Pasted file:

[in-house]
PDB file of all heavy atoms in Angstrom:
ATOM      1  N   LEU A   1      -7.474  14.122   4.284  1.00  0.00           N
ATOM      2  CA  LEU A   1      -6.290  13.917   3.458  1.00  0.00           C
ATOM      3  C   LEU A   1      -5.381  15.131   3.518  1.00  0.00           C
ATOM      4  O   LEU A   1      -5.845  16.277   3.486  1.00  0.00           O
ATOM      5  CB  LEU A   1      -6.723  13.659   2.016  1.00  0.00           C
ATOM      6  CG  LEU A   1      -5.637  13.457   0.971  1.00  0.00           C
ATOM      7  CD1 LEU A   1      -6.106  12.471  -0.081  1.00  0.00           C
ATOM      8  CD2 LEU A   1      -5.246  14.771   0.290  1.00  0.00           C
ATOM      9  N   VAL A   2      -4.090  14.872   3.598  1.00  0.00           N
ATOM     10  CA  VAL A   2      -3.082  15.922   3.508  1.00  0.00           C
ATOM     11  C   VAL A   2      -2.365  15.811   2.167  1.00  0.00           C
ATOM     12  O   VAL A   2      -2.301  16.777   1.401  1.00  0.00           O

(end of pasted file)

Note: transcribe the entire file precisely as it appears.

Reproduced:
[in-house]
PDB file of all heavy atoms in Angstrom:
ATOM      1  N   LEU A   1      -7.474  14.122   4.284  1.00  0.00           N
ATOM      2  CA  LEU A   1      -6.290  13.917   3.458  1.00  0.00           C
ATOM      3  C   LEU A   1      -5.381  15.131   3.518  1.00  0.00           C
ATOM      4  O   LEU A   1      -5.845  16.277   3.486  1.00  0.00           O
ATOM      5  CB  LEU A   1      -6.723  13.659   2.016  1.00  0.00           C
ATOM      6  CG  LEU A   1      -5.637  13.457   0.971  1.00  0.00           C
ATOM      7  CD1 LEU A   1      -6.106  12.471  -0.081  1.00  0.00           C
ATOM      8  CD2 LEU A   1      -5.246  14.771   0.290  1.00  0.00           C
ATOM      9  N   VAL A   2      -4.090  14.872   3.598  1.00  0.00           N
ATOM     10  CA  VAL A   2      -3.082  15.922   3.508  1.00  0.00           C
ATOM     11  C   VAL A   2      -2.365  15.811   2.167  1.00  0.00           C
ATOM     12  O   VAL A   2      -2.301  16.777   1.401  1.00  0.00           O